Fish farmers frame future facility

Bonnie Lind of Microdel addresses the Chamber luncheon crowd regarding the venture capital company's new aquaculture facility Wednesday.

Bonnie Lind of Microdel addresses the Chamber luncheon crowd regarding the venture capital company's new aquaculture facility Wednesday.

Nevada Sea Dream is coming to Carson Valley and bringing Chilean sea bass and Atlantic salmon with it.

The company, which operates under Israel-based Microdel, received a special use permit in December to build an indoor fishery in Gardnerville starting sometime after July.

“This is the future of aquaculture and where we get our food from,” said spokeswoman Bonnie Lind. “It’s preferred now by chefs and better tasting.”

At a recent Carson Valley Chamber of Commerce luncheon, Lind gave an overview of Nevada Sea Dream.

The 270,000-square-foot plant will be located on Bently land, two miles east of Highway 88 at Dressler Lane.

“The land was chosen to minimize visual impact and traffic impact,” Lind said.

Construction is scheduled to begin in the third quarter of this year and be operational by the second quarter of 2016. The fishery will create 20-25 jobs and is projected to generate $32 million in annual revenue. The fish will be brought in from Norway and Iceland, reaching maturity in eight to 10 months, Lind said.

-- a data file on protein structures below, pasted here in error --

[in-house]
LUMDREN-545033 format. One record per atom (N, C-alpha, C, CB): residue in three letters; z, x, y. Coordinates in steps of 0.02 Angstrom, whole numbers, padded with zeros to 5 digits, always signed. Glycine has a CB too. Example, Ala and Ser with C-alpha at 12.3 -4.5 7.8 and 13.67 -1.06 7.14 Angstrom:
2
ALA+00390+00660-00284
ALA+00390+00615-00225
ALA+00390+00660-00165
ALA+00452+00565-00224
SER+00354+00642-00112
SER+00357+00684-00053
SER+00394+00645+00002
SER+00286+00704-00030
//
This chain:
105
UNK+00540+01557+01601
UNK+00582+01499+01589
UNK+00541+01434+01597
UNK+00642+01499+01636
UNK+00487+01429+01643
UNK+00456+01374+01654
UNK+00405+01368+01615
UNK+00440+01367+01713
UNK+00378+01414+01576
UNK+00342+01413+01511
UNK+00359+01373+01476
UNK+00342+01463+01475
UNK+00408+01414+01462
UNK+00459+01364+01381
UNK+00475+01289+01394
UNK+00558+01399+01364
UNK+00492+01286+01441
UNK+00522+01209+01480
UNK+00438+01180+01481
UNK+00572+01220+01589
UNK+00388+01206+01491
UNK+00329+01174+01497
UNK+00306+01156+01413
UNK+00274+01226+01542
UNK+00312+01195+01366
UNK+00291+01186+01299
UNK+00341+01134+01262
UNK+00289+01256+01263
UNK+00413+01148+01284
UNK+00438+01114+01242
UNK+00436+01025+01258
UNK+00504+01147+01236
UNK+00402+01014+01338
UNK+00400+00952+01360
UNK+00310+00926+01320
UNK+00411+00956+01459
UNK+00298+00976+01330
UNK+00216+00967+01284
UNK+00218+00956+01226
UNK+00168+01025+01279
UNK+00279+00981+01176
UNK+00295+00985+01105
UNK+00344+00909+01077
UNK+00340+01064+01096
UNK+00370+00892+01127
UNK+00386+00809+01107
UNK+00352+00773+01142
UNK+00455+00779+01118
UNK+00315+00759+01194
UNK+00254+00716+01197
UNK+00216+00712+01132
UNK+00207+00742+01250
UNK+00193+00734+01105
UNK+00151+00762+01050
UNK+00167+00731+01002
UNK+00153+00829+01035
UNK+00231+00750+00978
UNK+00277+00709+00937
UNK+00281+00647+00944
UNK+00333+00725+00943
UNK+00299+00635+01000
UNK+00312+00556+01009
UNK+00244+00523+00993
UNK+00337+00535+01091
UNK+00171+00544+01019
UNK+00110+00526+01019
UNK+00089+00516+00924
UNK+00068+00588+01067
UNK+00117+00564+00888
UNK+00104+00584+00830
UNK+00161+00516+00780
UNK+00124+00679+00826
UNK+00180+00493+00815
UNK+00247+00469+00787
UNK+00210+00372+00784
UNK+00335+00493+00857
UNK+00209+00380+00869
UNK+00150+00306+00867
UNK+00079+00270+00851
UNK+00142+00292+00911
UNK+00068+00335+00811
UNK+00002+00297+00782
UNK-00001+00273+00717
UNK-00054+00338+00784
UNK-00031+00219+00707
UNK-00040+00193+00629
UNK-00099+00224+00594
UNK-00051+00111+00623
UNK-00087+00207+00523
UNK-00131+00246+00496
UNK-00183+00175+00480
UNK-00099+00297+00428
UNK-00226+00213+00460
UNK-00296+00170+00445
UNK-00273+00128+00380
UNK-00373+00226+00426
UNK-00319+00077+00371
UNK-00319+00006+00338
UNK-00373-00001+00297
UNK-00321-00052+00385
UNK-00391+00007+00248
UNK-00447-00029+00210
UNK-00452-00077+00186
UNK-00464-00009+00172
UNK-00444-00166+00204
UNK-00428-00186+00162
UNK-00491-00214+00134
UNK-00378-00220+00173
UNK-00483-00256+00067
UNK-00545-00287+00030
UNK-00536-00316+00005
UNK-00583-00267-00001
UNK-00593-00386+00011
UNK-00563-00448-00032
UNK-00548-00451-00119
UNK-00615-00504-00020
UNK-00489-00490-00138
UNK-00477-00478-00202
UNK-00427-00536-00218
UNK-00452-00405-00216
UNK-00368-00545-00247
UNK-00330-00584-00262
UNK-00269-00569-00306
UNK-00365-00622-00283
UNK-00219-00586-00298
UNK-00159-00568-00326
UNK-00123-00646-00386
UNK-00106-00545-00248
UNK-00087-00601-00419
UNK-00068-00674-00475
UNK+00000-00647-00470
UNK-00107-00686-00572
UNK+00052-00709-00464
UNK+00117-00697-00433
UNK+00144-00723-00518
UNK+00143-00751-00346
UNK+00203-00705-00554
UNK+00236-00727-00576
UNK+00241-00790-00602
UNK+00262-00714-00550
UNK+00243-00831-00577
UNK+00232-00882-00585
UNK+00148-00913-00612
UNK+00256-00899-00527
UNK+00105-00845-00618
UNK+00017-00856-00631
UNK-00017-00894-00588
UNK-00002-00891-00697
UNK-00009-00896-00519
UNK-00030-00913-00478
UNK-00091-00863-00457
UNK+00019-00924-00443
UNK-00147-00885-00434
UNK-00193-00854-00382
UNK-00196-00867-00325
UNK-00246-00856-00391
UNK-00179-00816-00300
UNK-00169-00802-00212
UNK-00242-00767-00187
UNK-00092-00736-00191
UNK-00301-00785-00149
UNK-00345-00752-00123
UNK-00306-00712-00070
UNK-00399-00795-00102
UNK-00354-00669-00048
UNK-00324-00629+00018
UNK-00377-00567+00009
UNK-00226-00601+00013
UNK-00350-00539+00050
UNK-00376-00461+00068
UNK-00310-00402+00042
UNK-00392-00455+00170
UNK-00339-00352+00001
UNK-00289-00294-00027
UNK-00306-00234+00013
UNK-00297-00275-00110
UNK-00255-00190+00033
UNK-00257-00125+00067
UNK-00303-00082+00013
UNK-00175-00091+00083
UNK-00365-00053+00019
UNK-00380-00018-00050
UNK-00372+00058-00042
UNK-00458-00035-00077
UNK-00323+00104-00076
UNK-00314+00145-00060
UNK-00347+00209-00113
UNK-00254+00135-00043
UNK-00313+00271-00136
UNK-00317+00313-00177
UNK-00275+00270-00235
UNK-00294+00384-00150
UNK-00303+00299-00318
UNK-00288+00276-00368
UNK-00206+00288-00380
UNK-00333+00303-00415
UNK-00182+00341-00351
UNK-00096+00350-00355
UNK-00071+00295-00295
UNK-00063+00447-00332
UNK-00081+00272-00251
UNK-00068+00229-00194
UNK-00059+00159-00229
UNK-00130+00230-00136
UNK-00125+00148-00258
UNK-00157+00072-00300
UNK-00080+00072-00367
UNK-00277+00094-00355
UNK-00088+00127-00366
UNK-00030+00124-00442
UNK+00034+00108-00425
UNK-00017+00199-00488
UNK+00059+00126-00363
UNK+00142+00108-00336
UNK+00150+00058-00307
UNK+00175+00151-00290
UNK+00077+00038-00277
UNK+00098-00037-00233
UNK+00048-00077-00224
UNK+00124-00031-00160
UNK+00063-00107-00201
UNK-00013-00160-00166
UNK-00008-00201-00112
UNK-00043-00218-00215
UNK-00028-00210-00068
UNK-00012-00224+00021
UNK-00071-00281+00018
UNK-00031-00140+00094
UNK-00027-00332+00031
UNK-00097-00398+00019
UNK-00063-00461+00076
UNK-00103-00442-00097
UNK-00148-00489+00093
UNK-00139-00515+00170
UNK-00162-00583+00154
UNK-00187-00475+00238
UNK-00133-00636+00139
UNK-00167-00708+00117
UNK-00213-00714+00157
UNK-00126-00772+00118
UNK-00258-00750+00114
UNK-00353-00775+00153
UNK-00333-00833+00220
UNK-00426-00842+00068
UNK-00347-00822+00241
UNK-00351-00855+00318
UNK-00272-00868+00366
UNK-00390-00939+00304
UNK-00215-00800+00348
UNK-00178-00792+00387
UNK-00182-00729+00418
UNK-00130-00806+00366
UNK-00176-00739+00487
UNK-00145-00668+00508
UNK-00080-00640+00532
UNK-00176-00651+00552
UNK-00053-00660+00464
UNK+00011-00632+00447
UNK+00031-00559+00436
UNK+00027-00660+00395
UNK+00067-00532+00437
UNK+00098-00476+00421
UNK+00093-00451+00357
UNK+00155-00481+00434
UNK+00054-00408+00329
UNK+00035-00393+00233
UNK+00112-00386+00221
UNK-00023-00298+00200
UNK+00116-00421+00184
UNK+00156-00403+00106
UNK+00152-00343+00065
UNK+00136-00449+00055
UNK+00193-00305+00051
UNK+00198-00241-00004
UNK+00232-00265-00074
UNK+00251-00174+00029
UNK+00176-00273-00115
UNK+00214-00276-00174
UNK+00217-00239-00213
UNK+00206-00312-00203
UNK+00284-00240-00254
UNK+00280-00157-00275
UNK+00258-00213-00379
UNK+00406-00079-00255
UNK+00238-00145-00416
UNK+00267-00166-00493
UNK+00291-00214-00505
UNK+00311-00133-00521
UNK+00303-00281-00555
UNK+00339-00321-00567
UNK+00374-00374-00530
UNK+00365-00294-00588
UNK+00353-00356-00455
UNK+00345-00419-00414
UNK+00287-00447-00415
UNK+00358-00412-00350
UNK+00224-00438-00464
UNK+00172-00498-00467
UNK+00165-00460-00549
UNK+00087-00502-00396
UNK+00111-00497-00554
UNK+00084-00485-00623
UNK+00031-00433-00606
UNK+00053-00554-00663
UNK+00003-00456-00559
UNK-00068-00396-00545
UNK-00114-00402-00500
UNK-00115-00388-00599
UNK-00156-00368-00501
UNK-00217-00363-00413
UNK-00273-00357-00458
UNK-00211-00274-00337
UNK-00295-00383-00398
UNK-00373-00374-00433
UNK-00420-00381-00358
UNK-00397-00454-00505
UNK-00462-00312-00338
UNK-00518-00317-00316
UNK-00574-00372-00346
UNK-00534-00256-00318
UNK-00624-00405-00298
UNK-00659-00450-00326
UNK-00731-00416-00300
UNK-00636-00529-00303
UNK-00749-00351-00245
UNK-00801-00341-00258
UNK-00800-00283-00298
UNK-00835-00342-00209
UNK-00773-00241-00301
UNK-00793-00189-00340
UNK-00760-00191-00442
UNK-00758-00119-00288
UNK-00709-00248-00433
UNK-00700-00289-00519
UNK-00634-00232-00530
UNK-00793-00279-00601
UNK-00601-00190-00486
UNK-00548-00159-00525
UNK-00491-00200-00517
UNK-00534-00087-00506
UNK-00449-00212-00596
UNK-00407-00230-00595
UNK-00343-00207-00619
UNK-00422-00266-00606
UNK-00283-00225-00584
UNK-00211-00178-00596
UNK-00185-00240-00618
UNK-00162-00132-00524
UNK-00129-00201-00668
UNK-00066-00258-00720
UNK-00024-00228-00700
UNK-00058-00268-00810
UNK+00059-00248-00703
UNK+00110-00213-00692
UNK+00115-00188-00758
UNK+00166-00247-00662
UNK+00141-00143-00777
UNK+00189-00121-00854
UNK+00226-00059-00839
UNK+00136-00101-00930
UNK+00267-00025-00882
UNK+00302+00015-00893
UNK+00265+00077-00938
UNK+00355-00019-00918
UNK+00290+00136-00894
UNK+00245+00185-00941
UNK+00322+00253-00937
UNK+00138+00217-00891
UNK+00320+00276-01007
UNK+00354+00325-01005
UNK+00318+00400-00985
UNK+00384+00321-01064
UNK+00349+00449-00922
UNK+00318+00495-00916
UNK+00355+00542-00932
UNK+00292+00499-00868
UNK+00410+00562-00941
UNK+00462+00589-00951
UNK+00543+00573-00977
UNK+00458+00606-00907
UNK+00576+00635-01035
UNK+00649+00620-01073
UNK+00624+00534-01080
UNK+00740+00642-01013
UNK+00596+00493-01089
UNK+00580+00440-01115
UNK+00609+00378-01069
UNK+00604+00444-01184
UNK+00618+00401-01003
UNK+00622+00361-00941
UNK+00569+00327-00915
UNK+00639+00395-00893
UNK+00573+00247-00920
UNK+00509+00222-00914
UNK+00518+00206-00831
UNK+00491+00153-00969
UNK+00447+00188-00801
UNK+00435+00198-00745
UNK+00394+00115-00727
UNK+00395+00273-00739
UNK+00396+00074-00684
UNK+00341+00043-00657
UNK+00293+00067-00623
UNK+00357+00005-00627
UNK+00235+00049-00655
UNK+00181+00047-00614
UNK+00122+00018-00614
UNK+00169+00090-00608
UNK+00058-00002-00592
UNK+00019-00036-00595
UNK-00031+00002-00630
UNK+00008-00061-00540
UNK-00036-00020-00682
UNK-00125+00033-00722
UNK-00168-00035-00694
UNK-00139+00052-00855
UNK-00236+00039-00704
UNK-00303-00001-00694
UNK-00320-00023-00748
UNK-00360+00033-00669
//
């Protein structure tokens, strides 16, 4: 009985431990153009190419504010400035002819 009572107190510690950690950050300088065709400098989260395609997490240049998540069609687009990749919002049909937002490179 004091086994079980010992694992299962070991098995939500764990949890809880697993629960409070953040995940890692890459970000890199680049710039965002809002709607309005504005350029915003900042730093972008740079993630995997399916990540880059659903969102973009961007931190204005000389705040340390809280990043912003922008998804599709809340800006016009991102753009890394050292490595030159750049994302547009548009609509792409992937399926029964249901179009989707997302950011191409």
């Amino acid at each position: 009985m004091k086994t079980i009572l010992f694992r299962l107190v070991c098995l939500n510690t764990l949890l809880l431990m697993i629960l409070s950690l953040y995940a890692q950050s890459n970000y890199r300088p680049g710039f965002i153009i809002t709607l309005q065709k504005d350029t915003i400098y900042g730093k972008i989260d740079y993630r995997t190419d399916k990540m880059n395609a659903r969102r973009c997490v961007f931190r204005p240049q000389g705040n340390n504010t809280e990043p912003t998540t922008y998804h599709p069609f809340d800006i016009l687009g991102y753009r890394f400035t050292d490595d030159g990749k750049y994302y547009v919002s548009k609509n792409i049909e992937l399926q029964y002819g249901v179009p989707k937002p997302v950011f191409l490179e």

“This is a neat opportunity for us to give the natural population a chance to recover,” Lind added. “We’re not doing Frankenfish.”

The advantages of an aquaculture facility include having a product that has not been genetically modified with antibiotics or hormones.

“These fish have been bred for taste and hardiness, so we don’t have to use hormones,” Lind said. “You should be able to eat this fish every day, and not have to worry about a toxic buildup in your body.”

The fishery will also reuse its water at a high rate.

“Ninety-six percent of the water is recycled so we continue using it,” Lind said. “The idea is to have a zero waste component.”

The fish are transferred from tank to tank via a series of pipes, creating a pollution-free environment for the fish to live in.

“The fish are touched twice in their lifetime,” Lind said, “once when they’re put into the facility, and again when they’re taken out to be processed.”

The fishery model is certified by the Monterey Bay Aquarium Seafood Watch.

“We are the first company in the U.S. to receive a recommended qualification,” Lind said. “We’re really excited about that.”

While waiting on a building permit, Microdel is completing financing for the farm, as well as receiving building quotes from local construction companies.

The company completed its first hatchery in Israel’s Negev Desert in January. It is projected to supply 2,000 tons of fish annually to the local and international market, for revenues of $13 million. More info: visit


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